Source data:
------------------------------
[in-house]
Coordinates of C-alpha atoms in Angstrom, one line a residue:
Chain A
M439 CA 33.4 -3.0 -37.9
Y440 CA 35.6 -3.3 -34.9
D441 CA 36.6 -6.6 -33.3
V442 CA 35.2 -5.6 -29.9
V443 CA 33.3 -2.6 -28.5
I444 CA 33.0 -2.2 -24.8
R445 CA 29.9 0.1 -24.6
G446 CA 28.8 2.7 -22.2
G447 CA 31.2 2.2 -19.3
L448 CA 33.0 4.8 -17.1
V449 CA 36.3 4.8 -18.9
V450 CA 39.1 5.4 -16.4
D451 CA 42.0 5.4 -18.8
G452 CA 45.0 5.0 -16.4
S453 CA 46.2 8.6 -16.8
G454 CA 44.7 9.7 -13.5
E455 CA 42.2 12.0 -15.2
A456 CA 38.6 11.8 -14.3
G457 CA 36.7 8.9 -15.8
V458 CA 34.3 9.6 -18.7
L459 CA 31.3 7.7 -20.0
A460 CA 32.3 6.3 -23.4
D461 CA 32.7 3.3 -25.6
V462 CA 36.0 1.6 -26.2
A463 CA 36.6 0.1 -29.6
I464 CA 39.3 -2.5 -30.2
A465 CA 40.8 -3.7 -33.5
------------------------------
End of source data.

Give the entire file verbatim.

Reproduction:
[in-house]
Coordinates of C-alpha atoms in Angstrom, one line a residue:
Chain A
M439 CA 33.4 -3.0 -37.9
Y440 CA 35.6 -3.3 -34.9
D441 CA 36.6 -6.6 -33.3
V442 CA 35.2 -5.6 -29.9
V443 CA 33.3 -2.6 -28.5
I444 CA 33.0 -2.2 -24.8
R445 CA 29.9 0.1 -24.6
G446 CA 28.8 2.7 -22.2
G447 CA 31.2 2.2 -19.3
L448 CA 33.0 4.8 -17.1
V449 CA 36.3 4.8 -18.9
V450 CA 39.1 5.4 -16.4
D451 CA 42.0 5.4 -18.8
G452 CA 45.0 5.0 -16.4
S453 CA 46.2 8.6 -16.8
G454 CA 44.7 9.7 -13.5
E455 CA 42.2 12.0 -15.2
A456 CA 38.6 11.8 -14.3
G457 CA 36.7 8.9 -15.8
V458 CA 34.3 9.6 -18.7
L459 CA 31.3 7.7 -20.0
A460 CA 32.3 6.3 -23.4
D461 CA 32.7 3.3 -25.6
V462 CA 36.0 1.6 -26.2
A463 CA 36.6 0.1 -29.6
I464 CA 39.3 -2.5 -30.2
A465 CA 40.8 -3.7 -33.5